Two local independent candidates in the federal election are among a dozen politicians who have called for a formal investigation into the Murray-Darling Basin Plan.
A letter by 12 independents, released to the media on Monday, calls for a "tough National Integrity Commission" to take immediate action and investigate water buy backs.
Pressure is mounting on the federal government to provide more answers over an $80 million taxpayer-funded water deal.
In 2017, when Barnaby Joyce was the water minister, the Department of Agriculture and Water Resources bought 28 gigalitres of water from Eastern Australia Agriculture, a company once linked to now-Energy Minister Angus Taylor.
Independent candidate for Cowper Rob Oakeshott and Independent candidate for Lyne Jeremy Miller signed the letter.
Mr Miller said he signed the letter because he believed in "honest politics".
"There is an old saying that sunlight is the best disinfectant," Mr Miller said.
"We need to bring any allegations of shady dealings into the sunlight so we can restore trust.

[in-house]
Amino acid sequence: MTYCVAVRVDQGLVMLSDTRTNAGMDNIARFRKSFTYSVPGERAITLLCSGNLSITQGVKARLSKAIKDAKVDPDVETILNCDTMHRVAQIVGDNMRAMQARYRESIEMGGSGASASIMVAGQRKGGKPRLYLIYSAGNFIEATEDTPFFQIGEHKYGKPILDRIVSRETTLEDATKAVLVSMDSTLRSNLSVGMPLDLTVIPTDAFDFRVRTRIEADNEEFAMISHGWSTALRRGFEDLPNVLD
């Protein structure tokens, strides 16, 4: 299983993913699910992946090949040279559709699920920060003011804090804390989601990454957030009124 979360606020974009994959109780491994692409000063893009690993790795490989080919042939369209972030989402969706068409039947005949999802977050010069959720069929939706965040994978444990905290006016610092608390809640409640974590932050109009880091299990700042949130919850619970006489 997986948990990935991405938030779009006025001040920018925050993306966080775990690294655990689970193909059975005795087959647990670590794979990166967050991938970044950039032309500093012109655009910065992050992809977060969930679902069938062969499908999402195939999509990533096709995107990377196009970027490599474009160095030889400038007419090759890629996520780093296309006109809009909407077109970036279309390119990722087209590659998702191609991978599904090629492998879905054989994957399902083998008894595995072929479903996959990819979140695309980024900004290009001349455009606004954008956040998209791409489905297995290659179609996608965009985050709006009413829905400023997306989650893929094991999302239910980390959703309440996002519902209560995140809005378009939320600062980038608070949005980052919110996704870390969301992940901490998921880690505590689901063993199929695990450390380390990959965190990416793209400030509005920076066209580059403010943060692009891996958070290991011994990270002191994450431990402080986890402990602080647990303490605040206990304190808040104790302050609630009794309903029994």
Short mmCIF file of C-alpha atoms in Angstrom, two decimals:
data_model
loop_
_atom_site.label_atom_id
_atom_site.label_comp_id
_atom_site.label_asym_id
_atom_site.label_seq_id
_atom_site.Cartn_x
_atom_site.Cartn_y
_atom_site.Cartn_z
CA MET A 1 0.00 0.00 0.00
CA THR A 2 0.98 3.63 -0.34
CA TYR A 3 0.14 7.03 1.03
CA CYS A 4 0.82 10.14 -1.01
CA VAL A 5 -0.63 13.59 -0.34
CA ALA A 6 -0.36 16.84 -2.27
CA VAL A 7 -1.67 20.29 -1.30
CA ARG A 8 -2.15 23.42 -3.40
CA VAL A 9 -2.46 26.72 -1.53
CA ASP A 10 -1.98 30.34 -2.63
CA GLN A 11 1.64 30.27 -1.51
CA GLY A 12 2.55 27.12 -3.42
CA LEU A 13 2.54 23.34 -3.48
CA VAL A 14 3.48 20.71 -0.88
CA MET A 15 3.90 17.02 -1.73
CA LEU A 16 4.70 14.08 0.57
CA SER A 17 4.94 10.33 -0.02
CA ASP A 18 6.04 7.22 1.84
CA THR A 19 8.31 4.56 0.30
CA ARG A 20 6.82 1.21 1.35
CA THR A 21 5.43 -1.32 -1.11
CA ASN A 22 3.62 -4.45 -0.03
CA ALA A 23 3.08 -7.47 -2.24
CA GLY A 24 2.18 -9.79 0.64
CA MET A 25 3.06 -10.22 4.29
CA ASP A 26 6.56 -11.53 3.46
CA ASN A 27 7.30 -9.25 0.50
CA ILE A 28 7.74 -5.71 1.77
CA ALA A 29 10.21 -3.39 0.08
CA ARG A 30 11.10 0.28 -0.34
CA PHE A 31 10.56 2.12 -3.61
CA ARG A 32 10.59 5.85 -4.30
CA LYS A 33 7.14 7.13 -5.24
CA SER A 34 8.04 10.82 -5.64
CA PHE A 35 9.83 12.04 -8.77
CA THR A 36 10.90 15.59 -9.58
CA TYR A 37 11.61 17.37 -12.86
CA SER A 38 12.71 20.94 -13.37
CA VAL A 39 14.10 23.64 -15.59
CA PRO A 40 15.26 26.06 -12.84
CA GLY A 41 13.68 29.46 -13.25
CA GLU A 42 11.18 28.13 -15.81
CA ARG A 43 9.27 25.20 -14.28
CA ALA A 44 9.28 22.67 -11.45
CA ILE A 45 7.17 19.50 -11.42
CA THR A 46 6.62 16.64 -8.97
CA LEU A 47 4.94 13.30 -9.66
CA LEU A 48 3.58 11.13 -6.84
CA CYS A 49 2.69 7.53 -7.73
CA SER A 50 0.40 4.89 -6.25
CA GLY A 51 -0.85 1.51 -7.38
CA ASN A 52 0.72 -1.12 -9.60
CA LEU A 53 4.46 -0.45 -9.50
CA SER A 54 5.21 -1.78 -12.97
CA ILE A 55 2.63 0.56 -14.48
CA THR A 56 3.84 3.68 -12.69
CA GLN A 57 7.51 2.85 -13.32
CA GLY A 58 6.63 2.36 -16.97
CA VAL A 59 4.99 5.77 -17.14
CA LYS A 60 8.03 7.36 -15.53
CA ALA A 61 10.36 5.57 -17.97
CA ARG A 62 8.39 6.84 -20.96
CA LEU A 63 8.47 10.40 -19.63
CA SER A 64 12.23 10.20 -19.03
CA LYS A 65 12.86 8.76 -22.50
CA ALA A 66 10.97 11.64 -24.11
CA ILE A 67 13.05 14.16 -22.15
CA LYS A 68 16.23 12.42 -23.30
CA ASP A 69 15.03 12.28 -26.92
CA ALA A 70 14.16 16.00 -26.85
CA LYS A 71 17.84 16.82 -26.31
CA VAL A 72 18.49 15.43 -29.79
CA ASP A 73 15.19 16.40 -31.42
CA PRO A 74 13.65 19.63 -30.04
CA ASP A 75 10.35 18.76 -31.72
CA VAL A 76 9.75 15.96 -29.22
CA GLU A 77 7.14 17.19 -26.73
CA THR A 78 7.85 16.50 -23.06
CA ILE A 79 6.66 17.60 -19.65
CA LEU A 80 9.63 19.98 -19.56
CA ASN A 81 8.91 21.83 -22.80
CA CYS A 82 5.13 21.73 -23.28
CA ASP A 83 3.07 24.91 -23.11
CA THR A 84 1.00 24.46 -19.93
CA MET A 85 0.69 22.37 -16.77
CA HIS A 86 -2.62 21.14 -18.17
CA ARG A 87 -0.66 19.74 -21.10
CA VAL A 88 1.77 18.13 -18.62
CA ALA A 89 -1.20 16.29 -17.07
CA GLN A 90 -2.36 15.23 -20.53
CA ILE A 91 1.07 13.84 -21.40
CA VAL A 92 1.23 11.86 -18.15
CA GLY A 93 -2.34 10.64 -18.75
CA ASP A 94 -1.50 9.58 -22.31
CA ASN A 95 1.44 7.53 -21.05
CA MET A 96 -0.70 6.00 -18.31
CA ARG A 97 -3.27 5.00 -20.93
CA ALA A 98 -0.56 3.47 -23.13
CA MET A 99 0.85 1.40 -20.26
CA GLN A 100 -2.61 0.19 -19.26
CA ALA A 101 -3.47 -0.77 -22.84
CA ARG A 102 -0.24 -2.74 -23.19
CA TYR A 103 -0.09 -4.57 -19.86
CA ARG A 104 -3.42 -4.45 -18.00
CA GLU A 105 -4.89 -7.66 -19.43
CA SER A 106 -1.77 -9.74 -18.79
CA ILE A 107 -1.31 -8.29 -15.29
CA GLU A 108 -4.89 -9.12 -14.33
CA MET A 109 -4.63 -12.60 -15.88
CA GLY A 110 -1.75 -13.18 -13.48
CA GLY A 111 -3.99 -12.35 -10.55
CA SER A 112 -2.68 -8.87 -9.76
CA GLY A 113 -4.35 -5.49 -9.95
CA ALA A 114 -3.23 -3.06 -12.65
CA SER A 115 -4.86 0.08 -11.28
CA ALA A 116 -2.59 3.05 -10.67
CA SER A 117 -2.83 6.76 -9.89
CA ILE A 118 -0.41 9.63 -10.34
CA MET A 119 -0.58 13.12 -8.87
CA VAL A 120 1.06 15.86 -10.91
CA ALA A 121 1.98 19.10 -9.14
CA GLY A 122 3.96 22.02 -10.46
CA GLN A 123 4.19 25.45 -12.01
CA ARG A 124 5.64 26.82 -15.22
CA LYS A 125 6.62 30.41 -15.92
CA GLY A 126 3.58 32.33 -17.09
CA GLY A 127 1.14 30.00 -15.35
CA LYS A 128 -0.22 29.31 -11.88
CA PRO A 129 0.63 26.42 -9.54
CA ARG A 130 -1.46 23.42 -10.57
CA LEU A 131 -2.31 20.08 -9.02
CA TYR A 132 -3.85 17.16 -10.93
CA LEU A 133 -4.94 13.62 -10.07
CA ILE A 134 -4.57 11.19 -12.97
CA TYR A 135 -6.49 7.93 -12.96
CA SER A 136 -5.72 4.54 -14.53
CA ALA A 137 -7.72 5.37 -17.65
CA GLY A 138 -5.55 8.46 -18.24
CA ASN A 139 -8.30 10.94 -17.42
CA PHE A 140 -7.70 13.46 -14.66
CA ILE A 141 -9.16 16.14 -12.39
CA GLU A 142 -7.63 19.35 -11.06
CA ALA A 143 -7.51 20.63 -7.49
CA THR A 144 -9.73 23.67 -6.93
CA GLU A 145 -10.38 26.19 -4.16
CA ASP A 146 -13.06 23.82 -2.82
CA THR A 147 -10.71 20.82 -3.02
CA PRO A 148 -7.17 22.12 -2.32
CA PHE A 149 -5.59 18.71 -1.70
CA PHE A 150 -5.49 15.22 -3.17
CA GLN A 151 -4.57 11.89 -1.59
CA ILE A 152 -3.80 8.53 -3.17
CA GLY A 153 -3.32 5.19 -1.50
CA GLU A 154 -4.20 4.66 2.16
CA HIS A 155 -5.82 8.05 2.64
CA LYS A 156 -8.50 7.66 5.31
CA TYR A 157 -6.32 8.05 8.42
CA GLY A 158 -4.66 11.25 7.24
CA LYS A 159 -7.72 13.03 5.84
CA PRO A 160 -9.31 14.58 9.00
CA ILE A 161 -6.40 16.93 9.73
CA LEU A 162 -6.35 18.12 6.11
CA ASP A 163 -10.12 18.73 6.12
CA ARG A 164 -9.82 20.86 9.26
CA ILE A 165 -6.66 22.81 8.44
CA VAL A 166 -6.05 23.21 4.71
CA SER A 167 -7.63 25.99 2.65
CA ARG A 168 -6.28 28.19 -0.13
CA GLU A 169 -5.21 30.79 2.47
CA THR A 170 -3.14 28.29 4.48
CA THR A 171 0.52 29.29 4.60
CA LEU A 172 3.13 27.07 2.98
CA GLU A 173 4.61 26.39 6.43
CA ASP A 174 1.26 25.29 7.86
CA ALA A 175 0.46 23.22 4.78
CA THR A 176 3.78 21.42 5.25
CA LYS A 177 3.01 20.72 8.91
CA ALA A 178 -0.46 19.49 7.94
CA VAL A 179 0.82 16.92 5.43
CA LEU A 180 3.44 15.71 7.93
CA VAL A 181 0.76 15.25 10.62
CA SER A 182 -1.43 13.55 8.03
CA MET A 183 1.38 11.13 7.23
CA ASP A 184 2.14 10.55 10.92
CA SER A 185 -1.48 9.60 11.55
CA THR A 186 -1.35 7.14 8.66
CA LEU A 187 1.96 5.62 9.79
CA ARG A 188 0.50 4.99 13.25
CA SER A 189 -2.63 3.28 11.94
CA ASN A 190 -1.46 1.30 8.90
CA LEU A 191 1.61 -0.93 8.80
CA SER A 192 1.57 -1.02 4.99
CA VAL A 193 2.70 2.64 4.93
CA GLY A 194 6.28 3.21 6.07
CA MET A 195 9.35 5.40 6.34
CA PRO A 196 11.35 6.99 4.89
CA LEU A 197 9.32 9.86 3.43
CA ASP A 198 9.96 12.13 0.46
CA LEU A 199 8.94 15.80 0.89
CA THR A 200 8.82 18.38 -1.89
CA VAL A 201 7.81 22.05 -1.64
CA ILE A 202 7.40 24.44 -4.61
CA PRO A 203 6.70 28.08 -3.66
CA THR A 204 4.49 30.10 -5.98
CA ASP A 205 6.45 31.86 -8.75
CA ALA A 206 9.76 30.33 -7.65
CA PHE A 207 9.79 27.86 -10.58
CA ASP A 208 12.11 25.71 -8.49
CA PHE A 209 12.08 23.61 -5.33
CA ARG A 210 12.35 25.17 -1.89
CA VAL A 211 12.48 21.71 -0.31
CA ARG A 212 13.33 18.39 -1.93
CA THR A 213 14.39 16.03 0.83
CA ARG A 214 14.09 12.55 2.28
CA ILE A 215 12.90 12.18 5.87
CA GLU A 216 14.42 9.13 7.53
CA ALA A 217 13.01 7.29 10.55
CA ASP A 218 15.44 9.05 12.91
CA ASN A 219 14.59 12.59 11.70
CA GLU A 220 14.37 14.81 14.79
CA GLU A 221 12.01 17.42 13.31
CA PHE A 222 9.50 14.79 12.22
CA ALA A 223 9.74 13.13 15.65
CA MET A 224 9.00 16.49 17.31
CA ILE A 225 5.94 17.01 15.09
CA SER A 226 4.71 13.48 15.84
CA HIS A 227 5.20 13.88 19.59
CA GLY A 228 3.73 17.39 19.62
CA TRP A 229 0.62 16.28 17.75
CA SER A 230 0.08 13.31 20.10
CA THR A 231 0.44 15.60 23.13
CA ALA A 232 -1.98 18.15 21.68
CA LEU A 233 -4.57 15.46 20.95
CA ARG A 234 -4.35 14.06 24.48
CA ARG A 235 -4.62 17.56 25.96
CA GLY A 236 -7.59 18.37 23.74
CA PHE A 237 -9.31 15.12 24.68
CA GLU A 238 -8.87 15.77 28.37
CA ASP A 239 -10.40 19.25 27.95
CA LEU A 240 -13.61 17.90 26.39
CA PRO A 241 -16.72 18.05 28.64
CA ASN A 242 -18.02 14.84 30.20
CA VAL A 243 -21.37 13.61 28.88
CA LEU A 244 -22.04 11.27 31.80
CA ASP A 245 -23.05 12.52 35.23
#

"That means a Federal Integrity Commission with real teeth that can look into these issues."
Mr Miller said the public need answers before the federal election.
"People need to know the real story before they cast their votes."
Mr Oakeshott said he signed the letter because he was concerned about a misuse of public funds.
"I am concerned that questionable water buyback policies are taking money that could be coming to much needed projects improving coastal wetlands and our local river systems," Mr Oakeshott said.
"For a local member, there are river health and small business issues at stake in this - and there are obligations to the national agenda."
Prime Minister Scott Morrison hosed down calls for a royal commission into the Murray-Darling Basin plan on Monday, defending Angus Taylor and Barnaby Joyce, who held the water minister at the time.
"These arrangements were conducted at complete arm's length from any ministers," Mr Morrison told reporters in Melbourne.